Large infrastructure projects are boosting companies in Asia Pacific, bucking the downtrend elsewhere, according to a recent KPMG survey of 140 global engineering and construction companies.
China for example, has enjoyed massive state investment in the past year, which has filtered down to infrastructure projects typically carried out by the mainly government-owned construction companies, some of whom participated in this survey.
Across Asia Pacific, over one third of respondents reported that various government stimulus initiatives have had a "significant" impact. However in Europe, the Americas, the Middle East and Africa, a majority said it has had little or no effect.
Jonathan Downer, Partner, KPMG China, says: "Construction companies in Asia Pacific are benefiting from infrastructure and resources related activity and the medium term outlook is positive. The challenge today for Hong Kong construction executives is how to benefit from the China construction boom in a profitable way, and how to diversify away from pure contracting to enhance margins and build a sustainable, longer term business."
Despite an overall slow global economic recovery, the outlook for the industry remains strong. Almost half of the worldwide respondents expect an increase in their backlog in the next year, driven by pent-up demand, expansion into new services, such as power; or moving into additional geographies, such as the Middle East, Asia, Australia, Africa and India. Asia Pacific respondents were especially bullish about the future, with 21 percent of respondents confident of a significant increase in backlogs in 2011.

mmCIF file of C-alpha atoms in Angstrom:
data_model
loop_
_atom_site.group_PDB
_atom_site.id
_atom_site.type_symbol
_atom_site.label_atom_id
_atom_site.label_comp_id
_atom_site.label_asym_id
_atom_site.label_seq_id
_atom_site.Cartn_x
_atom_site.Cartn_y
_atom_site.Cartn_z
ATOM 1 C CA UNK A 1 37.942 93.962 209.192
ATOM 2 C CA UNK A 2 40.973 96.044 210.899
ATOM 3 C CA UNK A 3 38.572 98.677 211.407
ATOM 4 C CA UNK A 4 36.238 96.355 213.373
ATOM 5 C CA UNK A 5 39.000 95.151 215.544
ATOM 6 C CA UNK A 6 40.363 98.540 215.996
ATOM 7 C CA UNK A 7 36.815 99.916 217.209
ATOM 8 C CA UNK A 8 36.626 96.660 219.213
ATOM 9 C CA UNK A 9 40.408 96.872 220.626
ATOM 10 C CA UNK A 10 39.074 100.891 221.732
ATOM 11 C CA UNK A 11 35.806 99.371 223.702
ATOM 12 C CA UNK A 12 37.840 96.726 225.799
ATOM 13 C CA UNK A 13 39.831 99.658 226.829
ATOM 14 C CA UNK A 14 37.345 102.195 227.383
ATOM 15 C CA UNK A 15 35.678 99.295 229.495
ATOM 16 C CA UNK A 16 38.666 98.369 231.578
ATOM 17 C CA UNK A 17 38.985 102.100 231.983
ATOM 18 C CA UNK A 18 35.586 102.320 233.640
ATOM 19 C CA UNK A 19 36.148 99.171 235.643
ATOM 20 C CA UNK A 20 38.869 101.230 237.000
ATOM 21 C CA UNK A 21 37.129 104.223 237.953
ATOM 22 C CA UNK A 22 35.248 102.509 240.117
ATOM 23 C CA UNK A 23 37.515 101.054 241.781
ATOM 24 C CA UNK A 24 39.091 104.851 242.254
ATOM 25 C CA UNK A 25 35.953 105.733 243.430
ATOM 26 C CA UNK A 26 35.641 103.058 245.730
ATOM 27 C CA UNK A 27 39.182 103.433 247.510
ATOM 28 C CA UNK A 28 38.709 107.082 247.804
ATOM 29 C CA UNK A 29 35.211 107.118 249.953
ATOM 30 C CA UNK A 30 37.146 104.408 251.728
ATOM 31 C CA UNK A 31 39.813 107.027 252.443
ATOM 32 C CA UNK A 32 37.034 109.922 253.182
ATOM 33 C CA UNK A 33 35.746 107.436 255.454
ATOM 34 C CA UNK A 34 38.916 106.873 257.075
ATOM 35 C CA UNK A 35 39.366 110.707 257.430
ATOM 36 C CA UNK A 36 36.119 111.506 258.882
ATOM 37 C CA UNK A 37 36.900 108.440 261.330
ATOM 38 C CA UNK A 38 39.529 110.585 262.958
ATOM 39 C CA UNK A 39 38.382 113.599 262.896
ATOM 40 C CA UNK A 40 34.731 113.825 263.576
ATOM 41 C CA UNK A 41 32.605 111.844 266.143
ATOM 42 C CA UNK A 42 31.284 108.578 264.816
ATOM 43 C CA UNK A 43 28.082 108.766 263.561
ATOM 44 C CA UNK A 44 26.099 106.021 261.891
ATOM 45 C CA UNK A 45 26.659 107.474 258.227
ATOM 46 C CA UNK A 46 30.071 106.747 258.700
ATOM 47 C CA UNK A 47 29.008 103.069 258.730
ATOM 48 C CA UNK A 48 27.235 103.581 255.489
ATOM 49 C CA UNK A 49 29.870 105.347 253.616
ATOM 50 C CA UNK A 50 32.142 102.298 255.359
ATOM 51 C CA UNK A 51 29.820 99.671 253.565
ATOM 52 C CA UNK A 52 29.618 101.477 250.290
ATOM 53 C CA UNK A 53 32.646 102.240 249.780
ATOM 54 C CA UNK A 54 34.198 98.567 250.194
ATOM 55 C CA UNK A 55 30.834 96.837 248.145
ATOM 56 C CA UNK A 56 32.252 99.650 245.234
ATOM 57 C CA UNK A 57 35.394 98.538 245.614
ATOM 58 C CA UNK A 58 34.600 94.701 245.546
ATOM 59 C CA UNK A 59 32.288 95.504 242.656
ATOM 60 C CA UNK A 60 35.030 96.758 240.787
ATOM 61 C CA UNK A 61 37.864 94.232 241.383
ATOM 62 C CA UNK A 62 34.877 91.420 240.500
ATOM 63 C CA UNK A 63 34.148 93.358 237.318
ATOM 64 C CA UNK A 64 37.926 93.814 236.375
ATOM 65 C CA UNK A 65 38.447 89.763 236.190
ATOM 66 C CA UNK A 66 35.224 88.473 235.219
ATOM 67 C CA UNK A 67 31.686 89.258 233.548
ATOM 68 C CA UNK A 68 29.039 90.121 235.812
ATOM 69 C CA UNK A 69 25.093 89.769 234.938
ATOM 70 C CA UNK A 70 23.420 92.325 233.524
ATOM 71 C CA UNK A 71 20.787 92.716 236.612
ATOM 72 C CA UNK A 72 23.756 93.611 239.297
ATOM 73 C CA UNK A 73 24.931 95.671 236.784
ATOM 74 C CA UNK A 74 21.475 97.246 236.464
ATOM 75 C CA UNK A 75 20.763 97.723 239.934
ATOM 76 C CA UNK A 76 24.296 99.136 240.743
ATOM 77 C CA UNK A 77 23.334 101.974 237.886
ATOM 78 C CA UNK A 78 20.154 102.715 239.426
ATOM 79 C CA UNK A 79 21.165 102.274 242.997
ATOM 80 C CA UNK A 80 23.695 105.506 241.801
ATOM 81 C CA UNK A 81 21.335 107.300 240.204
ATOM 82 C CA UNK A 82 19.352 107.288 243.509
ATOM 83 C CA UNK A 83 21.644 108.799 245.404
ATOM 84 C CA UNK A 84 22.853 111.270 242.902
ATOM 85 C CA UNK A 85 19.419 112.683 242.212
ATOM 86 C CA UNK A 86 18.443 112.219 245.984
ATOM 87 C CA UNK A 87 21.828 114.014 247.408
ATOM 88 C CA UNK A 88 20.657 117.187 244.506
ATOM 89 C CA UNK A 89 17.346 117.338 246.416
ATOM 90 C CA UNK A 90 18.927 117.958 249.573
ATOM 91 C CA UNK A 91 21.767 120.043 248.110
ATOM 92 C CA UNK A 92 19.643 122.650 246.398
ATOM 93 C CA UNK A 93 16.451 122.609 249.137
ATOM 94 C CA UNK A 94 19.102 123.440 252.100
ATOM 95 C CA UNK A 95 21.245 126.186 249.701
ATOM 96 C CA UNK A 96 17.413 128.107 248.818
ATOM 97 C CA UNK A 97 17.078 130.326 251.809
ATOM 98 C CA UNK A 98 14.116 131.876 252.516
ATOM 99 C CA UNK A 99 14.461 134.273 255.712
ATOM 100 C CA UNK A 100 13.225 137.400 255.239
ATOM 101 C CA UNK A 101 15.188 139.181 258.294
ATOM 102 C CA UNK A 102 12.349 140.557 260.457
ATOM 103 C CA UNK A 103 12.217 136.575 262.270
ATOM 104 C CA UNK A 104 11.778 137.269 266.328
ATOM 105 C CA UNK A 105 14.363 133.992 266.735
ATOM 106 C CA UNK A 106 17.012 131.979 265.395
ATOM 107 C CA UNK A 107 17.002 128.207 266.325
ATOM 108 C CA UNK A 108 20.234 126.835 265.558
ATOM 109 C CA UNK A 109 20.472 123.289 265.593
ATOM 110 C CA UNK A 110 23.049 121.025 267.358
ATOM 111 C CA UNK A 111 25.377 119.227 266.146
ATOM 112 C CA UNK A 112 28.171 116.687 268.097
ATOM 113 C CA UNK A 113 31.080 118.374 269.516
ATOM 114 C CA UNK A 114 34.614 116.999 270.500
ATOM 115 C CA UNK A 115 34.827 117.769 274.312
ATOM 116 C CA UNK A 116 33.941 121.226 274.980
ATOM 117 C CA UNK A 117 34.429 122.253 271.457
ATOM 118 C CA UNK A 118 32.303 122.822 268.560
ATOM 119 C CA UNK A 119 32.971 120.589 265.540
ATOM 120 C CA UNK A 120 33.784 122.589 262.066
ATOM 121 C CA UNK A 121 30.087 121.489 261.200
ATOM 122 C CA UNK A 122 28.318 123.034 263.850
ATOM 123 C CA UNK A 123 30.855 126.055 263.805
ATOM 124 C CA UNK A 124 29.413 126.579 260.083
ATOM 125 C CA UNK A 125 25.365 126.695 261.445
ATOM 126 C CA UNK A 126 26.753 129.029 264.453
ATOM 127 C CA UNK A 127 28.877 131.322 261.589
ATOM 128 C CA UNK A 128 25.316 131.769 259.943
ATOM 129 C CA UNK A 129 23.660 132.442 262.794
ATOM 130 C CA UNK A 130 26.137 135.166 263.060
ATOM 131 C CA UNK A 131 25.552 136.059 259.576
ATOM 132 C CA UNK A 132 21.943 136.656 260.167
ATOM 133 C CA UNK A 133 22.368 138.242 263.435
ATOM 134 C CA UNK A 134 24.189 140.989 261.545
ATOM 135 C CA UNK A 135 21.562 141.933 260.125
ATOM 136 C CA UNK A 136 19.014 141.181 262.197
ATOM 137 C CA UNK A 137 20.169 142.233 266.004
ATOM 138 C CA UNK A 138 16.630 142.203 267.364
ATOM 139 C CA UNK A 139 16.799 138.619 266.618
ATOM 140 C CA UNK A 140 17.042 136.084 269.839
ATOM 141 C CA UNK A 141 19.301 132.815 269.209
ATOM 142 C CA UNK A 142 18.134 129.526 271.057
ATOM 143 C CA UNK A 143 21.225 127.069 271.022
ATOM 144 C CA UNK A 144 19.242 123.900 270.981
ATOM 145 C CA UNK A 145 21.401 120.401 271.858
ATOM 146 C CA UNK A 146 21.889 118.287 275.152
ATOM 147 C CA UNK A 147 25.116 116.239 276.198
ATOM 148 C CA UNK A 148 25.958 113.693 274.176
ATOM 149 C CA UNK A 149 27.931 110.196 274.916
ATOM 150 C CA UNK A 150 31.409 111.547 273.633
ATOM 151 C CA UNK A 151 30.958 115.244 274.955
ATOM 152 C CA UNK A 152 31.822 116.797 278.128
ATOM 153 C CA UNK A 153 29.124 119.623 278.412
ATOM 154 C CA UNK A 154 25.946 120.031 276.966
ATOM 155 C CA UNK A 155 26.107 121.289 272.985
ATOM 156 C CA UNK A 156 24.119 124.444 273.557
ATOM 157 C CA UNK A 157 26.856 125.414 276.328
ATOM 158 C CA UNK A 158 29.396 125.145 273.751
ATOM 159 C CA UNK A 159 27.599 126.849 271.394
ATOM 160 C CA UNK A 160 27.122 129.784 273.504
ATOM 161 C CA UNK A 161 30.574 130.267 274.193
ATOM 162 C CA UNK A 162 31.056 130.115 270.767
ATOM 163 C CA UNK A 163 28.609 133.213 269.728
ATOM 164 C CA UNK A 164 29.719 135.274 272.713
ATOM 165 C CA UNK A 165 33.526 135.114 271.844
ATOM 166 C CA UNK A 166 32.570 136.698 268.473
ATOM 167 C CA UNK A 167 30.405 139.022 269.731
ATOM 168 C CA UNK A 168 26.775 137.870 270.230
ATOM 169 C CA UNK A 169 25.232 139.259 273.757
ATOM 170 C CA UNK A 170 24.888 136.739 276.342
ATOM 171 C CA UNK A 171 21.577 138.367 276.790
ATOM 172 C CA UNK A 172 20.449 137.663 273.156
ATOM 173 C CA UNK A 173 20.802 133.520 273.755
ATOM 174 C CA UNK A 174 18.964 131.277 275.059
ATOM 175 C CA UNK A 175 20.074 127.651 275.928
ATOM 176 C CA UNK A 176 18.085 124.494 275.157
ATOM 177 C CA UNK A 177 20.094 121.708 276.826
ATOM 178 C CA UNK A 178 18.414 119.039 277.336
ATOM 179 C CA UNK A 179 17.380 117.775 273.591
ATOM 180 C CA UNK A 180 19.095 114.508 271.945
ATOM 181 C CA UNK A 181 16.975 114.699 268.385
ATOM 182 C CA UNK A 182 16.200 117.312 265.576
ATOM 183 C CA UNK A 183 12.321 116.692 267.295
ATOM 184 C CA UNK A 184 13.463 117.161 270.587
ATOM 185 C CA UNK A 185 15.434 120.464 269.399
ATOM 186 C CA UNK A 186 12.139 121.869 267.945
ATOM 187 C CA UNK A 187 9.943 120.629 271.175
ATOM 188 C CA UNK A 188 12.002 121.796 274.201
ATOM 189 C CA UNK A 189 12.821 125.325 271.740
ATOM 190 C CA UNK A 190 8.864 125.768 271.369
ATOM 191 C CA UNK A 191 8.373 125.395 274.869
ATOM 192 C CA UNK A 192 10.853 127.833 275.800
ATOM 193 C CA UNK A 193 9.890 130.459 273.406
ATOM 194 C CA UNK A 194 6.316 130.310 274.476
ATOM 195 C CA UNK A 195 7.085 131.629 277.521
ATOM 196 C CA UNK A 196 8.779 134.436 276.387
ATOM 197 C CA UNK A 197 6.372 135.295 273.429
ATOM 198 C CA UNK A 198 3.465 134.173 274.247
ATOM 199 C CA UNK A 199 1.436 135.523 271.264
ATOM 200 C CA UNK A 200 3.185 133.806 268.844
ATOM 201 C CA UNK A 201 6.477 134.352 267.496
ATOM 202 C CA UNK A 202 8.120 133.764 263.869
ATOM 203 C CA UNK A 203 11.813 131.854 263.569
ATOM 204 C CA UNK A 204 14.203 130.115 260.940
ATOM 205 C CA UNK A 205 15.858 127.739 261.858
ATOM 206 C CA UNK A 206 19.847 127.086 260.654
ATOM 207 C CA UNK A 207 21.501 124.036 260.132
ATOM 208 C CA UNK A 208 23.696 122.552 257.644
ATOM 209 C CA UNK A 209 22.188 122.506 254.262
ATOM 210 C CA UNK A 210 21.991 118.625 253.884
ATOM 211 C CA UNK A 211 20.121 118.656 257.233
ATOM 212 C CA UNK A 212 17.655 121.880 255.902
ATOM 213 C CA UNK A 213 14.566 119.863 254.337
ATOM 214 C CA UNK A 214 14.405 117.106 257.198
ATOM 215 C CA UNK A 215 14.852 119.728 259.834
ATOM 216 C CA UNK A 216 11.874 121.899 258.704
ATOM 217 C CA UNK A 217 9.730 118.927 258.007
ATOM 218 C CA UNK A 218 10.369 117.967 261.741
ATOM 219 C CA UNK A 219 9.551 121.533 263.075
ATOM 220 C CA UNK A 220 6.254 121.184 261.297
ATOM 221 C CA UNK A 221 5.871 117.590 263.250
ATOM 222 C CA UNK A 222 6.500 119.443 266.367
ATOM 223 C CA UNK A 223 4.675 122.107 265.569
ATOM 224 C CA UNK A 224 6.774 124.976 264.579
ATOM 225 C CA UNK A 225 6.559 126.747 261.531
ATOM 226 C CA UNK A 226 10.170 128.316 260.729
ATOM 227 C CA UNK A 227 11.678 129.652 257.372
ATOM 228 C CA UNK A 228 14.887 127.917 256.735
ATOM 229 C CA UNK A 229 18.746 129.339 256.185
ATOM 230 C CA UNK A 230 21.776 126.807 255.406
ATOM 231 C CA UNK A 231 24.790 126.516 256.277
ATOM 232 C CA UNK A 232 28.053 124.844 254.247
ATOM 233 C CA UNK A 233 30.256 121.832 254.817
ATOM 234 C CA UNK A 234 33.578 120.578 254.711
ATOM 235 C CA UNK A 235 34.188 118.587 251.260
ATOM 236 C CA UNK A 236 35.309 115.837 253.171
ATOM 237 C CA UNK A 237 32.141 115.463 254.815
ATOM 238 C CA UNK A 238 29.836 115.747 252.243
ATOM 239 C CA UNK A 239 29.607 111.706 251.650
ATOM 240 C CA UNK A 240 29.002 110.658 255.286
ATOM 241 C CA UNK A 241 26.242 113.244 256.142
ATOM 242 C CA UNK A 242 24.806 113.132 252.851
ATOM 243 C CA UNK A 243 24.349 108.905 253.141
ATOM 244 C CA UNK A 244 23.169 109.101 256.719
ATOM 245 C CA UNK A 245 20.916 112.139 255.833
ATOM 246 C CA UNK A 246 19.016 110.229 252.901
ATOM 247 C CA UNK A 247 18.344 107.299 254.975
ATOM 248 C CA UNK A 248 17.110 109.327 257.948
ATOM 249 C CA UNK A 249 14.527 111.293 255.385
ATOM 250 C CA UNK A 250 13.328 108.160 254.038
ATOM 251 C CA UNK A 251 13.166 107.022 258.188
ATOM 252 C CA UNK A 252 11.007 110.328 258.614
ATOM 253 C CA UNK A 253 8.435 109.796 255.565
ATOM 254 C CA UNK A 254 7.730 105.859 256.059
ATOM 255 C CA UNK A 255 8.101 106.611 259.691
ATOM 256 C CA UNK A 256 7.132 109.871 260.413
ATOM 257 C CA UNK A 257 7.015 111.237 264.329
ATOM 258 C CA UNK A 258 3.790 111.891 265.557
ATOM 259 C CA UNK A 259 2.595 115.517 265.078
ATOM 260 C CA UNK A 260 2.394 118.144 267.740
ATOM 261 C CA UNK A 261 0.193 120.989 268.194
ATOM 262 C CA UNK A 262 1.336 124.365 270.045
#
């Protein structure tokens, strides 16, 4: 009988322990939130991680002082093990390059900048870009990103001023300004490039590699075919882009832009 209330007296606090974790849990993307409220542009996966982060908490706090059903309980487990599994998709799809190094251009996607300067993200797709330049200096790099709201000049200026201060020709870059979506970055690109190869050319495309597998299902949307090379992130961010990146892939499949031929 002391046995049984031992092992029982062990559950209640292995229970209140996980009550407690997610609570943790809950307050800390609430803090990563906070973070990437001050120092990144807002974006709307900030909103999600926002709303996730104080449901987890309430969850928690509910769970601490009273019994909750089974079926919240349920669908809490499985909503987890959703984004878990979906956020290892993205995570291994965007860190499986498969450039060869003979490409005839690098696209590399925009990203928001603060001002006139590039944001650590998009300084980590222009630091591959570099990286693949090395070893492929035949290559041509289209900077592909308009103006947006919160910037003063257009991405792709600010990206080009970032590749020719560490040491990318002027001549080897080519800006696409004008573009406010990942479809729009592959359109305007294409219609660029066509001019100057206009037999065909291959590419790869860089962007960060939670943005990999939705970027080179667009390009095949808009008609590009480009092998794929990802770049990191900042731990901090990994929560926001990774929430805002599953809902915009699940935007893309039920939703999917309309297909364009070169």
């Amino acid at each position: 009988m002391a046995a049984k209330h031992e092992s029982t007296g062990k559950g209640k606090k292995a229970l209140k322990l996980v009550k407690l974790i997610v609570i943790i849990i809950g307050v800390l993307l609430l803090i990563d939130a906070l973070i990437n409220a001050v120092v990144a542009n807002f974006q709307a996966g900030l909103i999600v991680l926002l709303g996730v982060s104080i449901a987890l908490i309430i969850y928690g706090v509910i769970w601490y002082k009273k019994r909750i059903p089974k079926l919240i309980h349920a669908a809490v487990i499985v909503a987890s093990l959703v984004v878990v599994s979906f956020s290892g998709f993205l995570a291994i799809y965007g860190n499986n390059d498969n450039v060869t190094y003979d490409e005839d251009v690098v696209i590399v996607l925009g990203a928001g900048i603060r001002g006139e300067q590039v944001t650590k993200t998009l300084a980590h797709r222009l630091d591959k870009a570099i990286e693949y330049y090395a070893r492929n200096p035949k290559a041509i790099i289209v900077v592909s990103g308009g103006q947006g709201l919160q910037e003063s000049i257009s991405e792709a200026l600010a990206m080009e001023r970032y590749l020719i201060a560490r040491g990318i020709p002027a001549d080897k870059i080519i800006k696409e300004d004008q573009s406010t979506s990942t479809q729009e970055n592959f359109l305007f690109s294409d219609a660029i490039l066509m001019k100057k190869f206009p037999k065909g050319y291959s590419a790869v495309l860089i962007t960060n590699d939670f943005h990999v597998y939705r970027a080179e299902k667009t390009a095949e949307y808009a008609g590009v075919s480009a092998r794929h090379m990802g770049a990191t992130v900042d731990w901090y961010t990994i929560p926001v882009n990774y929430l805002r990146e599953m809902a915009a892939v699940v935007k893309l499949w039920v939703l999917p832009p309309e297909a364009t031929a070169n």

Another trend noted by the survey is that many contractors are considering moving into new sectors, regions or geographies to improve profitability.
Whilst average margins for companies across Asia Pacific have tended to be higher than elsewhere, only a small proportion overall have managed to avoid price reductions. Close to half of respondents in Asia Pacific said they have had to price at or below break-even levels. Some have chosen to scale back activity rather than be drawn into a price war.
Mid-sized companies in particular, remain optimistic for the coming year, despite government spending being tightened across the board. However, there is a more measured prediction on profits over the next 12 months. The environment remains highly competitive in all markets, and almost a third (31 percent) of engineering and construction companies report they are bidding for new business with lower margins - even in the more robust Asia Pacific markets. Pricing in Hong Kong was described by one respondent as "extreme".
Asia-Pacific's positive market was also reflected in the headcount numbers, with only one in seven companies in this region making any type of job cuts at all. Conversely, 35 percent of respondents said their organisation had increased its direct labour force.
In terms of the future outlook, the survey notes there has been a global shift away from heavy infrastructure projects such as railways, roads and bridges, towards power, energy, mining and water, particularly amongst larger companies. The exception to this trend is Asia Pacific, where there is a significant push for railway construction, an example of which is the high-speed rail projects underway in Mainland China and rail development in Hong Kong.
For their expansion plans, respondents indicate strong interest in the Middle East, Asia, Australia, Africa and India. The larger players in particular appear to be avoiding the European market, in favour of Australia and Africa.
Downer concludes: "It's a bullish picture for Asia and you don't have to be an industry specialist to see and feel the infrastructure related construction activity taking place in Hong Kong and China. But there are challenges – the market is competitive: pricing is tough and costs rising, and in Hong Kong in particular there are concerns about skills shortages - tunnel blasters for example."
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